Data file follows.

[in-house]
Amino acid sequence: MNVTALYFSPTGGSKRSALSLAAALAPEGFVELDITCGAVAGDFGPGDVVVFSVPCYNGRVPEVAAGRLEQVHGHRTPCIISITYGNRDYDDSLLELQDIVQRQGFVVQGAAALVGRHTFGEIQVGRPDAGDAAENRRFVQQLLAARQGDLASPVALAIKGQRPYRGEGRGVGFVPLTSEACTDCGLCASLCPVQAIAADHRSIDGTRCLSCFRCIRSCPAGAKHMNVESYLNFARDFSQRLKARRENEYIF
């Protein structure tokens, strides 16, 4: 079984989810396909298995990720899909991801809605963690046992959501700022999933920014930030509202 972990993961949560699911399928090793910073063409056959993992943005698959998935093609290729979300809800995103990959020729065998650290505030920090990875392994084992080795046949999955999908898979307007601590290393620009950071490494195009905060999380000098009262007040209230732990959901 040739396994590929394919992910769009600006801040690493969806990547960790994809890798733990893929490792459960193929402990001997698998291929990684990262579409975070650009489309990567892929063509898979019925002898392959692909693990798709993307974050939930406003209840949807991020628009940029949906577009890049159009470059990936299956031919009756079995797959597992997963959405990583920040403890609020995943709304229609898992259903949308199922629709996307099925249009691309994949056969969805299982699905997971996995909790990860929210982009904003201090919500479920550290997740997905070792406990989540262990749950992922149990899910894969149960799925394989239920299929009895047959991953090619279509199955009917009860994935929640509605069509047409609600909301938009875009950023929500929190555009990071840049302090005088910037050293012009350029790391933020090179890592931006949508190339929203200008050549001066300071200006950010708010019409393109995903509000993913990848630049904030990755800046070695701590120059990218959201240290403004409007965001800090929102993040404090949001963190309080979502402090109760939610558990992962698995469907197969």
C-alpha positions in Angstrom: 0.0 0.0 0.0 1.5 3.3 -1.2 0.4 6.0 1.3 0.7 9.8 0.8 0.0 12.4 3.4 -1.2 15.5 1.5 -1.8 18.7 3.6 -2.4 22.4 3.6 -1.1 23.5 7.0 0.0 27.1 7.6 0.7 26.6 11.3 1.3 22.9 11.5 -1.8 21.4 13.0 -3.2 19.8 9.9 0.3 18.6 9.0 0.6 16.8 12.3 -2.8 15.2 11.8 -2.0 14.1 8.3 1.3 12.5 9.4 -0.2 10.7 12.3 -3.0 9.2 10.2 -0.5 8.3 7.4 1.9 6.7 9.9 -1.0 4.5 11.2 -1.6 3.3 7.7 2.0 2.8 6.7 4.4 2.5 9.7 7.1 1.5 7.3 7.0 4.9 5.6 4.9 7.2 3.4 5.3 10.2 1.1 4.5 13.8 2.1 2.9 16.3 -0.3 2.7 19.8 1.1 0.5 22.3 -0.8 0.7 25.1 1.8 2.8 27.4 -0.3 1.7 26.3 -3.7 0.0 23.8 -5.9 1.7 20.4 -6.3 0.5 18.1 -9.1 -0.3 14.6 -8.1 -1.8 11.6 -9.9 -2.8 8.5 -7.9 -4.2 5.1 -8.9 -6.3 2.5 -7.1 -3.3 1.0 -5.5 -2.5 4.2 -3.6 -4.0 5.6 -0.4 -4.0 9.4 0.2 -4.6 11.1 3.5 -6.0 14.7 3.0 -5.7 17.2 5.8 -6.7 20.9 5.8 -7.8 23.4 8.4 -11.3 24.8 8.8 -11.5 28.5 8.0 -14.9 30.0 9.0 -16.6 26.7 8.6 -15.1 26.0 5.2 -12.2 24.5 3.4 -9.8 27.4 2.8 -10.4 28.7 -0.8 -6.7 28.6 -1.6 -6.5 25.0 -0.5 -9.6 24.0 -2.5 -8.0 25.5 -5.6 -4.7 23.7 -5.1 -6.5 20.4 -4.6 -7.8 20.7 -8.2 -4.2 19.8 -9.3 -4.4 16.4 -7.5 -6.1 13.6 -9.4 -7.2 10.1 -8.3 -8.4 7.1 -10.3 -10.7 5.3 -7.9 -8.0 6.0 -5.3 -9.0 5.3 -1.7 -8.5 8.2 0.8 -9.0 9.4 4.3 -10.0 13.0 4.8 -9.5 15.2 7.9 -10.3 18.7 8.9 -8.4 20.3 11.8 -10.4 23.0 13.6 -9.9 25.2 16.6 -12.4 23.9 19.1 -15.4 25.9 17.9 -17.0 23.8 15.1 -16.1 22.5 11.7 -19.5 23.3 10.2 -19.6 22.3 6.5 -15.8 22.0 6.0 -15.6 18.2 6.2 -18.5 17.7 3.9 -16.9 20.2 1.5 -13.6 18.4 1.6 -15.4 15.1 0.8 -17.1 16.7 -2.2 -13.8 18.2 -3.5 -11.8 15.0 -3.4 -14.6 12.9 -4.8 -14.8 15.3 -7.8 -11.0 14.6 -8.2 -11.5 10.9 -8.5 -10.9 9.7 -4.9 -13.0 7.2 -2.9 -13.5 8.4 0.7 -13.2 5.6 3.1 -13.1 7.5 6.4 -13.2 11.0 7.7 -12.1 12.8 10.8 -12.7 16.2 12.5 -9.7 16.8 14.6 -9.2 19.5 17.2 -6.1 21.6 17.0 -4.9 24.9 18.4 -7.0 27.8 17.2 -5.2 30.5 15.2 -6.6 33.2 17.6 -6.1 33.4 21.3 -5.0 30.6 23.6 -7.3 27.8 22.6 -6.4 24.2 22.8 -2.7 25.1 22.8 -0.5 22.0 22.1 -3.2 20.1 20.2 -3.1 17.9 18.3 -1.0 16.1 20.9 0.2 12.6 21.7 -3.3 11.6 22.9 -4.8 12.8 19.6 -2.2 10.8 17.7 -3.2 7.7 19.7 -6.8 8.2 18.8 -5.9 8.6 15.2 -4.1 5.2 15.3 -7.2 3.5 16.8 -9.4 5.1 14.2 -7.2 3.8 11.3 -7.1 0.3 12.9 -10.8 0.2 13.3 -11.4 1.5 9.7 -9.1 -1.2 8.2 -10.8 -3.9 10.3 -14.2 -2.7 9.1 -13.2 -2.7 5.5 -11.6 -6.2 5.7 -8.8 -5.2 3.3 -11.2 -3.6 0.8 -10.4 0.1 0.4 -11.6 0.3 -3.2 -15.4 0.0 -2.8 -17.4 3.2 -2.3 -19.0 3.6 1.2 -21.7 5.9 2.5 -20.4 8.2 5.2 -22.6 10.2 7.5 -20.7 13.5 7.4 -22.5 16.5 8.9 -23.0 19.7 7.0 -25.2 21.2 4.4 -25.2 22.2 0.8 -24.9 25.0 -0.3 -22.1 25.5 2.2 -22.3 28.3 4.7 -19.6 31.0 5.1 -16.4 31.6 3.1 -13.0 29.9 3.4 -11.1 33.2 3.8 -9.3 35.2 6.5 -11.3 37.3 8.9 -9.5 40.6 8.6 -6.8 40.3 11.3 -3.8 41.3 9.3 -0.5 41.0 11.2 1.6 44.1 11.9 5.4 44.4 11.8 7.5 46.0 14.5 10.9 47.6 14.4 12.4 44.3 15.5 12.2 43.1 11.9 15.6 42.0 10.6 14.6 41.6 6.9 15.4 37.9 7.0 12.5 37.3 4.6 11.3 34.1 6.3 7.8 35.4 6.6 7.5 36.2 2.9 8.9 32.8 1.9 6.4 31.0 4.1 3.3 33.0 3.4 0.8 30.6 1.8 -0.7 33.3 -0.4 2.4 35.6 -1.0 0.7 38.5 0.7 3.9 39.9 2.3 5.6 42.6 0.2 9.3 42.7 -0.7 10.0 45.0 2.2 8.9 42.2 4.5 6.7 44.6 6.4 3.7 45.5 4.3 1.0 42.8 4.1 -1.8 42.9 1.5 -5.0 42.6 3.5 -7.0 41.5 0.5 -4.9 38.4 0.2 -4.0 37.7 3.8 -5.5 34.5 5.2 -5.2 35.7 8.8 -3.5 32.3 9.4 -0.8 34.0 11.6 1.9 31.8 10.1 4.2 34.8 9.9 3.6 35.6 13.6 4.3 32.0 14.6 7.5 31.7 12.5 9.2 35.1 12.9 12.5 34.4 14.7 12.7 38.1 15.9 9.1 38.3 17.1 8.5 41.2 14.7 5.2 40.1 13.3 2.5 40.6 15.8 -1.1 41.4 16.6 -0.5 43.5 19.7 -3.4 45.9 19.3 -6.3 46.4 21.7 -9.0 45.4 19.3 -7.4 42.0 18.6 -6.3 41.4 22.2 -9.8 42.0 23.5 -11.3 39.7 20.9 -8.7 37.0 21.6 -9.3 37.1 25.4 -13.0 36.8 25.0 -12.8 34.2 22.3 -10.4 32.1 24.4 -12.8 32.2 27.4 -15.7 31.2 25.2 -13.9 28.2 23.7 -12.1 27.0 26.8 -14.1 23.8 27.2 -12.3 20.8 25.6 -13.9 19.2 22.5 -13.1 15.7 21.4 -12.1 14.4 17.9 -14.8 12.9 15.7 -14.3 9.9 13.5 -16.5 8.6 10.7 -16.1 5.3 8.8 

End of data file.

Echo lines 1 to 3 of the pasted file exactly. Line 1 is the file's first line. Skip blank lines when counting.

[in-house]
Amino acid sequence: MNVTALYFSPTGGSKRSALSLAAALAPEGFVELDITCGAVAGDFGPGDVVVFSVPCYNGRVPEVAAGRLEQVHGHRTPCIISITYGNRDYDDSLLELQDIVQRQGFVVQGAAALVGRHTFGEIQVGRPDAGDAAENRRFVQQLLAARQGDLASPVALAIKGQRPYRGEGRGVGFVPLTSEACTDCGLCASLCPVQAIAADHRSIDGTRCLSCFRCIRSCPAGAKHMNVESYLNFARDFSQRLKARRENEYIF
């Protein structure tokens, strides 16, 4: 079984989810396909298995990720899909991801809605963690046992959501700022999933920014930030509202 972990993961949560699911399928090793910073063409056959993992943005698959998935093609290729979300809800995103990959020729065998650290505030920090990875392994084992080795046949999955999908898979307007601590290393620009950071490494195009905060999380000098009262007040209230732990959901 040739396994590929394919992910769009600006801040690493969806990547960790994809890798733990893929490792459960193929402990001997698998291929990684990262579409975070650009489309990567892929063509898979019925002898392959692909693990798709993307974050939930406003209840949807991020628009940029949906577009890049159009470059990936299956031919009756079995797959597992997963959405990583920040403890609020995943709304229609898992259903949308199922629709996307099925249009691309994949056969969805299982699905997971996995909790990860929210982009904003201090919500479920550290997740997905070792406990989540262990749950992922149990899910894969149960799925394989239920299929009895047959991953090619279509199955009917009860994935929640509605069509047409609600909301938009875009950023929500929190555009990071840049302090005088910037050293012009350029790391933020090179890592931006949508190339929203200008050549001066300071200006950010708010019409393109995903509000993913990848630049904030990755800046070695701590120059990218959201240290403004409007965001800090929102993040404090949001963190309080979502402090109760939610558990992962698995469907197969």